Smoking weed used to be how I calmed my anxiety — until I realized I was just using cannabis to get good at breathing, a much cheaper, much healthier drug. By deeply inhaling, holding a hit in and then exhaling, I was unintentionally breathing in a 4-7-8 style, a technique developed by Andrew Weil based on the practice of pranayama in yoga. By inhaling for 4 seconds, holding for 7 seconds and exhaling for 8 seconds, you activate the parasympathetic nervous system, which relaxes the body and mind far more than THC ever could.
The unfortunate flip side is that erratic breathing can light up the sympathetic nervous system, triggering a fight-or-flight response and leading to panic attacks, anxiety, depression and a flood of adrenaline and cortisol that’s generally bad for mental and physical health. “It’s very cyclical. Shallow breathing drops oxygen levels in your blood, which the body interprets as stress,” psychotherapist Carrie Nicholes explains. “A mindful or intentional breath can have a positive impact on anxiety and depression, but shallow or erratic breathing can trigger problematic physical and emotional symptoms.”
Still, when we lose our shit, few of us think about losing our breath along the way, let alone how to find it (or how a couple of deep breaths might at least temporarily relieve the stress of living amid a global pandemic). Fortunately, there are a number of therapist-backed breathing exercises aimed at pulling us out of primitive panic mode — because like any skill worth picking up in quarantine, breathing takes practice. Here then is how to master the fine art of inhaling and exhaling…
If breath work is at all intimidating, mindful breathing is a great way to start because it’s impossible to screw up. Whether you’re sitting, standing or lying down, all mindful breathing requires you to do is inhale, exhale, notice what you’re doing and then repeat it again. That’s it.
Or as Nicholes tells her patients: “Notice your breath. Don’t attempt to change it, just tune in to what’s happening with it in the moment. Are you inhaling through your mouth or nose? Are you exhaling through your mouth or nose? Are you feeling the rise and fall of your breath in your abdomen or chest? Are your breaths deep or shallow, slow or rapid?”
As rudimentary as it may seem, other breathing exercises will be less effective for people who aren’t as adept at slowing down and noticing their breath. Basically, you have to be able to walk before you can run.
Tactical breathing is utilized by both mental-health clinicians and the military alike. It’s also common in competitive sports, as it keeps athletes in high-pressure scenarios from going into fight-or-flight — a shift that causes the parts of their brain used for more sophisticated decision making to lose oxygen and impairing their judgment in the process.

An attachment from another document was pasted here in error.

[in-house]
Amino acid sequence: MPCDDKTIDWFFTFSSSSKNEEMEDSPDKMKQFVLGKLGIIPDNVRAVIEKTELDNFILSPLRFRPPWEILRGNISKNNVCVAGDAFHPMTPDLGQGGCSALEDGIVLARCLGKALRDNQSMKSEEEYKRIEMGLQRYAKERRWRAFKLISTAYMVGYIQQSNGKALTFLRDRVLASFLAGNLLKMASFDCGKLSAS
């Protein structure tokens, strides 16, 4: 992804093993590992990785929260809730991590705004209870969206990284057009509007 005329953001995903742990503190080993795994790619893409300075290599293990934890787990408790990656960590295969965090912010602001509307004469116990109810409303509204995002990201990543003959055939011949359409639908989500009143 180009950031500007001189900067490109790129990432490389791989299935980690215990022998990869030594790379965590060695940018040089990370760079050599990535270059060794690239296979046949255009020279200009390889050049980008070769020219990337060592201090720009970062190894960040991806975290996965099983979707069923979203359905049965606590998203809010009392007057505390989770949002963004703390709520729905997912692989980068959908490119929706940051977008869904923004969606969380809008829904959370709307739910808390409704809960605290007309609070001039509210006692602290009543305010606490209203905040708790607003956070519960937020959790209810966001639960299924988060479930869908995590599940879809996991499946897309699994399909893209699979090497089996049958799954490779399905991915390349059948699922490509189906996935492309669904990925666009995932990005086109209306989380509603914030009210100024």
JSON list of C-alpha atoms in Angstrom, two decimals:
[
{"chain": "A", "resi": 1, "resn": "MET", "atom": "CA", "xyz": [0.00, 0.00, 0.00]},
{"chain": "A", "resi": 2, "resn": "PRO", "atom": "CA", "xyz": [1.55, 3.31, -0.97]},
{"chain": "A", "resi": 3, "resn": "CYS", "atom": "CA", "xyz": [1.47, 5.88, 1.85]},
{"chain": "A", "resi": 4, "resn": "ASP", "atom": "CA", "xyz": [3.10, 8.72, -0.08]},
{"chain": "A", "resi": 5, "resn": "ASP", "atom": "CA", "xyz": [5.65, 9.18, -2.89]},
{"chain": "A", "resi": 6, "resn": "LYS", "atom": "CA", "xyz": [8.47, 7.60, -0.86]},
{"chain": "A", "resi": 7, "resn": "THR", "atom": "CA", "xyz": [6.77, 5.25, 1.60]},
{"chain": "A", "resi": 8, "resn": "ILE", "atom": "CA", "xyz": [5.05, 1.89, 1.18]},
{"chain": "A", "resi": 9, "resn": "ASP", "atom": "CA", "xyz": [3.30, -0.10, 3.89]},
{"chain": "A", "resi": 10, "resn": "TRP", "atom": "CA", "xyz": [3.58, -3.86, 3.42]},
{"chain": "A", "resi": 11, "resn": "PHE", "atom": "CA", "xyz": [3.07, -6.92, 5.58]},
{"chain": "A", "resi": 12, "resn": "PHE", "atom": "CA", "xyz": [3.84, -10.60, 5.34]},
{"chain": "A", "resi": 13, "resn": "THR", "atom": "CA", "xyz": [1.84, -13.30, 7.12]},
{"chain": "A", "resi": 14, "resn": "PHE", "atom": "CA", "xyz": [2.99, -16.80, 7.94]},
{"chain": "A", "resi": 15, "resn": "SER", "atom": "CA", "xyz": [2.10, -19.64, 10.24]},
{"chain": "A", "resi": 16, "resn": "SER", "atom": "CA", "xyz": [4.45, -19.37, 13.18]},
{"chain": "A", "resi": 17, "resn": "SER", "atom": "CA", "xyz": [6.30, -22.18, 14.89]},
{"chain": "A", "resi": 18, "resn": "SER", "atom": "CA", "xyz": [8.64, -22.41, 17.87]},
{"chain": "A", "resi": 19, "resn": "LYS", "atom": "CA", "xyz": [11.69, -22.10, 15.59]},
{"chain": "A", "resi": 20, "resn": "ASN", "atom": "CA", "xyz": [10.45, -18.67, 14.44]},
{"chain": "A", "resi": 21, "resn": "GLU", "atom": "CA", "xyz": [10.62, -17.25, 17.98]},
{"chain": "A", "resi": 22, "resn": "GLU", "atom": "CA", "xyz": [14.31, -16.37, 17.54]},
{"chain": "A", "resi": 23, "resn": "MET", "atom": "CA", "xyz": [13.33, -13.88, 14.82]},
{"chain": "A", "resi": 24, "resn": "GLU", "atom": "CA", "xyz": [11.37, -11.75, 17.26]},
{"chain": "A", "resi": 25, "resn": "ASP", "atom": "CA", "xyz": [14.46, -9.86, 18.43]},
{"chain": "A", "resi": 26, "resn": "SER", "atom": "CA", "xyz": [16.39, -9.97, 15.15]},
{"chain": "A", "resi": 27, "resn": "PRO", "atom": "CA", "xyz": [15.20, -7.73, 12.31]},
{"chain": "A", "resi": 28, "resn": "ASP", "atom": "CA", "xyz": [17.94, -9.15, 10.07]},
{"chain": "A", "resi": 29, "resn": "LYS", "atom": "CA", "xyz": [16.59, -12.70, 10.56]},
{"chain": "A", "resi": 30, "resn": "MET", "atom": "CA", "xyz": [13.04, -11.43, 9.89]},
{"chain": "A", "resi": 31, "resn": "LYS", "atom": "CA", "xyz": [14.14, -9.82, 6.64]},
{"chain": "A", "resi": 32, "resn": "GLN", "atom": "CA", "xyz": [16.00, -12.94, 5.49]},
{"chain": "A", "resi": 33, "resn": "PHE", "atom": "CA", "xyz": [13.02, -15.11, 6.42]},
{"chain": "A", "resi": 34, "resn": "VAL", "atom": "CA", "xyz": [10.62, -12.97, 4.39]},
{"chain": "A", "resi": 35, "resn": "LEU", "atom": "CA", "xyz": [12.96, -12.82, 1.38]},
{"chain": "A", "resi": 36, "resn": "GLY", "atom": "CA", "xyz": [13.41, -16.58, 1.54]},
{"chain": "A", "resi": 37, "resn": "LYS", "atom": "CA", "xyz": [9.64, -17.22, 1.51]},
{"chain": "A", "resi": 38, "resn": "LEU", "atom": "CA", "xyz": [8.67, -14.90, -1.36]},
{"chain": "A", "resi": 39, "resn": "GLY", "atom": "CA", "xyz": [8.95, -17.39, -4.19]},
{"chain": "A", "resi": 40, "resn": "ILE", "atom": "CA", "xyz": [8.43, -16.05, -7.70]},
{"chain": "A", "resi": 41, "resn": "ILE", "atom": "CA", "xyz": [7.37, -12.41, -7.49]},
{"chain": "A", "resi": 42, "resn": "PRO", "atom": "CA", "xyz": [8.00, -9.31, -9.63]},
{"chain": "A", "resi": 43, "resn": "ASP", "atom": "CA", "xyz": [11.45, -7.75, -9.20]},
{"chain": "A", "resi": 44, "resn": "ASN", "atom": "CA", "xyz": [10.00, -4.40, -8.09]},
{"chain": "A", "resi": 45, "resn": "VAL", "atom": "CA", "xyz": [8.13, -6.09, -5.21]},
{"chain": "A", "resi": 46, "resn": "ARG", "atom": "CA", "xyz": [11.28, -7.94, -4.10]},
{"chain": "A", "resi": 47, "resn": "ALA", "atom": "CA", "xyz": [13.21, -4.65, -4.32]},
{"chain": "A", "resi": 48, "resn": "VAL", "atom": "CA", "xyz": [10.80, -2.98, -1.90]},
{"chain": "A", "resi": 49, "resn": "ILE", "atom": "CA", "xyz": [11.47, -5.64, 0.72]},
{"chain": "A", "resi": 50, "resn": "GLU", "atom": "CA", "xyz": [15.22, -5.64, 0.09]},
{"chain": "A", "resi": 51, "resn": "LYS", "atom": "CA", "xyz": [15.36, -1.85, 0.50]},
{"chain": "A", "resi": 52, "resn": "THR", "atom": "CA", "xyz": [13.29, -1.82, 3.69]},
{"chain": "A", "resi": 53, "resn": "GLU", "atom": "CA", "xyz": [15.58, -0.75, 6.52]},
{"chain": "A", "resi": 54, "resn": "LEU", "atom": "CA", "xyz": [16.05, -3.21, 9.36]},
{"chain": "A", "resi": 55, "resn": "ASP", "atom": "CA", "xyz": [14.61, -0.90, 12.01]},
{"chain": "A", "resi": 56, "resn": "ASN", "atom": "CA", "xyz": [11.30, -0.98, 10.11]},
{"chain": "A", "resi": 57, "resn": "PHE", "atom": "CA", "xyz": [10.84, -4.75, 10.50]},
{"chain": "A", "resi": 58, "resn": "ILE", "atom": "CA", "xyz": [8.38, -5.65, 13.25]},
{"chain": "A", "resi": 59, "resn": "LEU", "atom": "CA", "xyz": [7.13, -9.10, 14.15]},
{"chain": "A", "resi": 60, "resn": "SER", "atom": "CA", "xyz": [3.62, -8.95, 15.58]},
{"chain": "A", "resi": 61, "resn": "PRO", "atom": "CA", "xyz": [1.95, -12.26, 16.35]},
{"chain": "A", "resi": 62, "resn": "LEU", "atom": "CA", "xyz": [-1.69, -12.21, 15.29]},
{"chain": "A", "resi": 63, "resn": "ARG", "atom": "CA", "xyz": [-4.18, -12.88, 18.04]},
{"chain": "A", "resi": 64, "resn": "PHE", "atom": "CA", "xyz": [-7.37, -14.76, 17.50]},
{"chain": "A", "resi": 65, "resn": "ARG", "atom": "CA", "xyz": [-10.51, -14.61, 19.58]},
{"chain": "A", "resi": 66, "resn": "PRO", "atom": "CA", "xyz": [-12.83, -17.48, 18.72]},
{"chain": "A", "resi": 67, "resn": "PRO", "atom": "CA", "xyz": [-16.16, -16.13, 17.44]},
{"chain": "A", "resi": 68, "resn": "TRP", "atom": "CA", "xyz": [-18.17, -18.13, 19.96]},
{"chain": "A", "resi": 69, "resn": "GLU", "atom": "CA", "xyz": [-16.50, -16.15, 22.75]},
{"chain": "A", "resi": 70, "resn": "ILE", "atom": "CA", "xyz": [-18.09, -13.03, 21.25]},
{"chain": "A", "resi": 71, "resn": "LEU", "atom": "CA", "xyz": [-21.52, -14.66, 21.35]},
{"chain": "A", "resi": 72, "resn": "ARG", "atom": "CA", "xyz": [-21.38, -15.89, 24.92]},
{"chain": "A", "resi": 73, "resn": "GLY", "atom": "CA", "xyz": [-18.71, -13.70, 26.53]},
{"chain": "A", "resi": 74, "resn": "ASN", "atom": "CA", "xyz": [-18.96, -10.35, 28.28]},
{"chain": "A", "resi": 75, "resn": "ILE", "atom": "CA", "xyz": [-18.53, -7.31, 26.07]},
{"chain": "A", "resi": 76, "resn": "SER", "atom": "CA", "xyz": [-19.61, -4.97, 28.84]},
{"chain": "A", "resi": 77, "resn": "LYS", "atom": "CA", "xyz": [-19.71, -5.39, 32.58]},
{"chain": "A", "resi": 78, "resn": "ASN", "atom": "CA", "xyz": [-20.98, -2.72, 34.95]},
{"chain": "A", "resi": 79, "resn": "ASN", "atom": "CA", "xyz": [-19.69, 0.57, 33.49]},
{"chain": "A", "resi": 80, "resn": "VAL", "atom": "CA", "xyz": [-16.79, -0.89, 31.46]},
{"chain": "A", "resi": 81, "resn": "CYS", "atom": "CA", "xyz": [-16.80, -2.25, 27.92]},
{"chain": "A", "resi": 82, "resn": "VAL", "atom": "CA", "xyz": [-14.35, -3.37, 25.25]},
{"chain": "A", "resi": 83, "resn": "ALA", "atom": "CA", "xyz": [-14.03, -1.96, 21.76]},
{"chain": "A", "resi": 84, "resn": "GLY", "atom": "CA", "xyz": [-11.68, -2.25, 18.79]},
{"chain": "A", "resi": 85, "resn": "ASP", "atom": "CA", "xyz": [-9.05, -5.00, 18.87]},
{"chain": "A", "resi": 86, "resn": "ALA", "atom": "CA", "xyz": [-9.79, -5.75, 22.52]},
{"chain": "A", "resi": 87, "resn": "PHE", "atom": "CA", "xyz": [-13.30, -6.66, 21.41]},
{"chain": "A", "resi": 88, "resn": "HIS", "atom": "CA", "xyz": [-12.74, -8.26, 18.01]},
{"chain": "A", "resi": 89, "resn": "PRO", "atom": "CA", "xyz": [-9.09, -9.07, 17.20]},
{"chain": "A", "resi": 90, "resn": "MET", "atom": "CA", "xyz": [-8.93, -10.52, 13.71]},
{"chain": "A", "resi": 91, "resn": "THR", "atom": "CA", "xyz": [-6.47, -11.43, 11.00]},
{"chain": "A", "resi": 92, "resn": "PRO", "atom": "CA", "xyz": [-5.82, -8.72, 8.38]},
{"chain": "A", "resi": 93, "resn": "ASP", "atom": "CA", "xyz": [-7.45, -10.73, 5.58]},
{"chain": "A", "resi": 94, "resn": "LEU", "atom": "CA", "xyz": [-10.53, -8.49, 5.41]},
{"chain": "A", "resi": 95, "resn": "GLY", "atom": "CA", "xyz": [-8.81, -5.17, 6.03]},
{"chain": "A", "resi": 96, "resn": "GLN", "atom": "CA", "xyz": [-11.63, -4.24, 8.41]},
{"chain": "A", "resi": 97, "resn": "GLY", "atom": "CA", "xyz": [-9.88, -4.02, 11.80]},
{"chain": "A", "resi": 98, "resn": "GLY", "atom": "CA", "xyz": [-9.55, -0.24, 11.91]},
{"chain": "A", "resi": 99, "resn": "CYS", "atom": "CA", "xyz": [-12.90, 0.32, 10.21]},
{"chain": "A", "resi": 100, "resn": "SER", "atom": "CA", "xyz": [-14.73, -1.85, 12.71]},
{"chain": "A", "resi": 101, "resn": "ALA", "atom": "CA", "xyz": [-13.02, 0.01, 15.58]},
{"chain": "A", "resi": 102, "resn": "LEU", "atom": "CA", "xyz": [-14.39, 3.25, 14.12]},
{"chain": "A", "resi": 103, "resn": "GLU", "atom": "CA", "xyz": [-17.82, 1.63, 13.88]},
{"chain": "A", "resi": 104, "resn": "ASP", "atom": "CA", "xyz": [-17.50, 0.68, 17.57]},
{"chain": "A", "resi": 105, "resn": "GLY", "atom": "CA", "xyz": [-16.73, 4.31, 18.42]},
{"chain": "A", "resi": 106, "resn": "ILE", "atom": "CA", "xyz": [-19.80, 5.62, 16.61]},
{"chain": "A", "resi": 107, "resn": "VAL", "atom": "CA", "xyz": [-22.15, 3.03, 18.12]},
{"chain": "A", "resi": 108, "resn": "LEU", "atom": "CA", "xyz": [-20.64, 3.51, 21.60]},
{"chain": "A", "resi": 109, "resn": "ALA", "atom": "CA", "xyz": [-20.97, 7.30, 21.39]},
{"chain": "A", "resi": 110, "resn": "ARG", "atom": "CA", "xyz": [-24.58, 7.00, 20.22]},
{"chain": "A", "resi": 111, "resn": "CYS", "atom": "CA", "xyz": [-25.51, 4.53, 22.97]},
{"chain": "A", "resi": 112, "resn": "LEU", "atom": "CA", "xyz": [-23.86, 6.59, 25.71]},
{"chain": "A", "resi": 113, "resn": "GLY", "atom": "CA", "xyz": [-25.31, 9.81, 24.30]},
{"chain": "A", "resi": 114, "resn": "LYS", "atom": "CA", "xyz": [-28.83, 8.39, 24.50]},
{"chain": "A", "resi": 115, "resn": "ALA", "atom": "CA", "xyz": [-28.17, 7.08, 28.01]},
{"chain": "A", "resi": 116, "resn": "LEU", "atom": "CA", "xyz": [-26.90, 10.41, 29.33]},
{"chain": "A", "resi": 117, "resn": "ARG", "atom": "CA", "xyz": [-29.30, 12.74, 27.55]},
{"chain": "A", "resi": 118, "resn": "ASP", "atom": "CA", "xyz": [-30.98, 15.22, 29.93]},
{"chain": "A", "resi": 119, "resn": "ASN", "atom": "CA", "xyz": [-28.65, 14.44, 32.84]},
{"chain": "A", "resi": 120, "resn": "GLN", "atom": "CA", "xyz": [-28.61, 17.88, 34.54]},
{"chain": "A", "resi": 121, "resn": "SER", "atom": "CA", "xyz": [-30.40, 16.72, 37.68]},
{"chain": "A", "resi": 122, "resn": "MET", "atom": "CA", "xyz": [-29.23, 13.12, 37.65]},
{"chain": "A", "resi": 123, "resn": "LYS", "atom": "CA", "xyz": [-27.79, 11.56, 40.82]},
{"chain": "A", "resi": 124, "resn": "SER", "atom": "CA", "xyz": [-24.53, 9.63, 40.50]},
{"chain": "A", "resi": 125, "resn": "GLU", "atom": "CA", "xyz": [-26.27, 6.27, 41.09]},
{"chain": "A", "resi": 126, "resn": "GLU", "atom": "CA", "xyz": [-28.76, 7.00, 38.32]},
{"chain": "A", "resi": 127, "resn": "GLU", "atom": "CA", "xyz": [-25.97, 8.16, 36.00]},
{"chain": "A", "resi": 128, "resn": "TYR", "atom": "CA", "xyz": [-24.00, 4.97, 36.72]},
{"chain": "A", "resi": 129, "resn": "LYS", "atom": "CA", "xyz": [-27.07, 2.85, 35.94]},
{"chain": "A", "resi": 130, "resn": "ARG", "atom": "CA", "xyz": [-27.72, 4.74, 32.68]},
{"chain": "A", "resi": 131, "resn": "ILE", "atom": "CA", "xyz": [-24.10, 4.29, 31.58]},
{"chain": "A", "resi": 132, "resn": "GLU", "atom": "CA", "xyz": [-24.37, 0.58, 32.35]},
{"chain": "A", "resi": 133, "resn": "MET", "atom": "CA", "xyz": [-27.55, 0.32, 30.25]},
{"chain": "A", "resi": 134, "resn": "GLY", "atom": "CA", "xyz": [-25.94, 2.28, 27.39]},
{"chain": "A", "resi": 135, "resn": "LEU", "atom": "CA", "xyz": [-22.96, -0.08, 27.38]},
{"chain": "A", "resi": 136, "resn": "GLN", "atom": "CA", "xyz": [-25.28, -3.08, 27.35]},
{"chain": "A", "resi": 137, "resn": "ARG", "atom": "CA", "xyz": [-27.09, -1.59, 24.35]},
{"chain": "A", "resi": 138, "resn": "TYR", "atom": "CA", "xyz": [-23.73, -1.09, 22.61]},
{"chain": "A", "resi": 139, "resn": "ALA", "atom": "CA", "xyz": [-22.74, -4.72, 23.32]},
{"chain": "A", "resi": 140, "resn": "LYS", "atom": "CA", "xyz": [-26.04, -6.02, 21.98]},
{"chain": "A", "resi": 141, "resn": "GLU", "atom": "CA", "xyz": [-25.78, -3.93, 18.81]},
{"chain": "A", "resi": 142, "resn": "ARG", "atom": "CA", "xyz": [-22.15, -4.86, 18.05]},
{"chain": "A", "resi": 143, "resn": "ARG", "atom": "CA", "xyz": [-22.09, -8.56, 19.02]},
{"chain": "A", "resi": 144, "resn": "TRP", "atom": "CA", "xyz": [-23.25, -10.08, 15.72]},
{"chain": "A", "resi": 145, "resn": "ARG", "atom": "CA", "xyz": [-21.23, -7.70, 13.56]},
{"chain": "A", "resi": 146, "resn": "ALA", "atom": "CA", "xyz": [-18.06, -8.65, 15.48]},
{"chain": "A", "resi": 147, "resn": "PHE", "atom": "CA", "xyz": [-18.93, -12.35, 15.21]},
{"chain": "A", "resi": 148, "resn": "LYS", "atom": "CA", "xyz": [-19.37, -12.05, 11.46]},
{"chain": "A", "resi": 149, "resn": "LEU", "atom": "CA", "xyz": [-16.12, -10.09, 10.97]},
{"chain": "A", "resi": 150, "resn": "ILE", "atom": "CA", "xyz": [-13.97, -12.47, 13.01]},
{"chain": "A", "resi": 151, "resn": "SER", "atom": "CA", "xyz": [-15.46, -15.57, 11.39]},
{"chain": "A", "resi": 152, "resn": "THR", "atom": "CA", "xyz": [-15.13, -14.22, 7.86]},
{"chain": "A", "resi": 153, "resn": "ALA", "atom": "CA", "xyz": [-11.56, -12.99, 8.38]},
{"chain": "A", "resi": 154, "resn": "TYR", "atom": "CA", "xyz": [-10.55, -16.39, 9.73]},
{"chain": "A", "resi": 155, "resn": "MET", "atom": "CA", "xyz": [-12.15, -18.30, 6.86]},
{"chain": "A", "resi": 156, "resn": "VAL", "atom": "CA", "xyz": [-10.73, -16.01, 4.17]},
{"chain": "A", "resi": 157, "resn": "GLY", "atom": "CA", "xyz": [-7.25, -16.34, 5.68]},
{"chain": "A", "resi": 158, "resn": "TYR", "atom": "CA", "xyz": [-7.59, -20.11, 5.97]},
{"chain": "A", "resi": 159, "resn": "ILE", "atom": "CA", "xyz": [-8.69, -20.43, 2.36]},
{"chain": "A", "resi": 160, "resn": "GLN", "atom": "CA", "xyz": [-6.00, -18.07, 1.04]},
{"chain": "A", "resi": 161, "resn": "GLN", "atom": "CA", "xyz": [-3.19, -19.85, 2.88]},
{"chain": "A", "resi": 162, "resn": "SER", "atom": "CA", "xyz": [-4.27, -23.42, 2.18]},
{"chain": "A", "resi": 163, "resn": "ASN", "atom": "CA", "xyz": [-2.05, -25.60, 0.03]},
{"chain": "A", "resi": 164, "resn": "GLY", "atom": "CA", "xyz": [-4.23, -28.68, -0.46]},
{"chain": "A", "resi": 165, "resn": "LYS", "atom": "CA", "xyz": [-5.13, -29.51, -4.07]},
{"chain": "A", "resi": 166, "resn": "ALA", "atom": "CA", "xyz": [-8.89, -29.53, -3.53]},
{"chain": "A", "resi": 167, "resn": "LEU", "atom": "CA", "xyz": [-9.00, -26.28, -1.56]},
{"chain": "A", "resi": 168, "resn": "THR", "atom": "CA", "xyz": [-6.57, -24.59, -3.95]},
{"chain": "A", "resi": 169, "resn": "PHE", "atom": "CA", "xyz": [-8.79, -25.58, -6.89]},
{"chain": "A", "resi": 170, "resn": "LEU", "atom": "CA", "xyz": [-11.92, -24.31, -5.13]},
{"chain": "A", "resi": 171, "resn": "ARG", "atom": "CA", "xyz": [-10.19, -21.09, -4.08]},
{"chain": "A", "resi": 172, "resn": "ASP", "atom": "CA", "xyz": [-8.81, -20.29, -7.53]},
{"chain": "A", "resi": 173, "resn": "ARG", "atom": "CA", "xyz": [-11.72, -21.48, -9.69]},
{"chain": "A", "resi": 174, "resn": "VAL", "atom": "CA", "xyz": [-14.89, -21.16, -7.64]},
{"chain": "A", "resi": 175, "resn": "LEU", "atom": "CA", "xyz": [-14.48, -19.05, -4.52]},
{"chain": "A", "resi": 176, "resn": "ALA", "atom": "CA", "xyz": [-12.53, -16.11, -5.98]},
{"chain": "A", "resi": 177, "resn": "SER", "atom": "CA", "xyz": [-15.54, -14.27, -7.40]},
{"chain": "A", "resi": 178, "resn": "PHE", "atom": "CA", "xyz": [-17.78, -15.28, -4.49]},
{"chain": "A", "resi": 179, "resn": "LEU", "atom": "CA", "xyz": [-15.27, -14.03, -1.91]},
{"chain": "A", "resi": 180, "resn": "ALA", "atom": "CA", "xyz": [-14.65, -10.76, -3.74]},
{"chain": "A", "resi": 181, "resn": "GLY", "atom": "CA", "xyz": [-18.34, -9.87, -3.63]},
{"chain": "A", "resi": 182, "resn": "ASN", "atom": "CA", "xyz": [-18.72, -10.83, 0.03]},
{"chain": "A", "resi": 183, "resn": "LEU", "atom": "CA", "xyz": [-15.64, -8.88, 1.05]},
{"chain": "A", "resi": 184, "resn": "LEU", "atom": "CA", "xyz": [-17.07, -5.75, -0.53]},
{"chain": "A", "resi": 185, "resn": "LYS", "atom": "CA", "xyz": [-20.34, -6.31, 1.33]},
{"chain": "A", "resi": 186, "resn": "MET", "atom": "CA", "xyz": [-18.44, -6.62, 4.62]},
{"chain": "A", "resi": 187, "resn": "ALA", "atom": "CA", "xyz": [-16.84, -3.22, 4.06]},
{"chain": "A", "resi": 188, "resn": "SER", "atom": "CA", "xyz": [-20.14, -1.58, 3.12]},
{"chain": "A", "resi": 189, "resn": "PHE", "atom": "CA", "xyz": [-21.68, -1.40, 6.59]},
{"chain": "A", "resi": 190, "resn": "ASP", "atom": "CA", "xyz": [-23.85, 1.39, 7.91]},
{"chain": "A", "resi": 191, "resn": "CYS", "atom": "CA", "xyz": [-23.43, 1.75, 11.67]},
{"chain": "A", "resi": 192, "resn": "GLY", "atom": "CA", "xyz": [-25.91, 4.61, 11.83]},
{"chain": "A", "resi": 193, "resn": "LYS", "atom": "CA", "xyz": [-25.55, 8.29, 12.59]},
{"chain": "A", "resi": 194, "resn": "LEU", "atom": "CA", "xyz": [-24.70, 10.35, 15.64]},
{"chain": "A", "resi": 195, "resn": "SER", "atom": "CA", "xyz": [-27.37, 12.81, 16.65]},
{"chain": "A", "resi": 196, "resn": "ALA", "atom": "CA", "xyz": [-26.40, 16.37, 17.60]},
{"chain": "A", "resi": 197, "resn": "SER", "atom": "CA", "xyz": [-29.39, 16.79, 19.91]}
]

To breathe this way, sit or stand in a comfortable position with your hand on your stomach, and deeply exhale from the diaphragm, emptying out all of your air. Then slowly inhale from your nose for four seconds, holding at the top for four seconds. Next, exhale for four seconds, holding at the bottom for four final seconds. Repeat for as many cycles as necessary.
Also known as square breathing, box breathing is similar to tactical breathing in that it involves controlled, incremental breaths, only it uses visualization, too. Sitting or standing, with a finger in the air (or just in your head), draw one line of a box as you inhale for four to five seconds, before drawing another line of the box as you exhale for four to five seconds. Do this until the box is completed.
Marriage and family therapist Jacob Kountz swears by box breathing and recommends most of his patients practice it daily, regardless of how they feel, but especially when they’re anxious. “It can be utilized as a cushion to help slow down those intense moments,” he explains. “The idea is that you’re attempting to keep both your mind distracted for a moment while you slow down your body. With enough practice, you’ll notice how much quicker symptoms of anxiety decrease.”
Balloon breathing also involves visualization. To start, lie down in a comfortable position, and place one hand on your stomach. Imagine it’s a balloon, filling up with air slowly and letting it deflate. “Some of the best breathing occurs when only the belly is involved,” says Kountz. “Too often people lift their shoulders and chest or involve their neck while breathing — practice keeping these areas still.” While he mostly uses balloon breathing with children, he adds that it “does work great with adults as it’s useful to not only decrease symptoms of anxiety, but has the ability to ground the mind by focusing on objects.”
Somatic-focused breathing directs deep breaths to specific parts of the body, with the goal of visualizing tension lifting from each with every inhale and exhale. “Imagine which places in your body need to have the most release, but focus on one at a time,” Kountz explains. “Begin to blow out all of your air while imagining these areas letting go of any stress or tension. It’s also helpful to place colors onto these areas such as picturing the red and orange areas slowly shifting into blue or green comfort colors.”
Of all the exercises, somatic-focused breathing requires the most time and patience because it calls for a full scan of the body from head to toe. But according to Kountz, it’s well worth the investment: “The possibilities are really endless with this breathing exercise.”
And wouldn’t that be a breath of fresh air?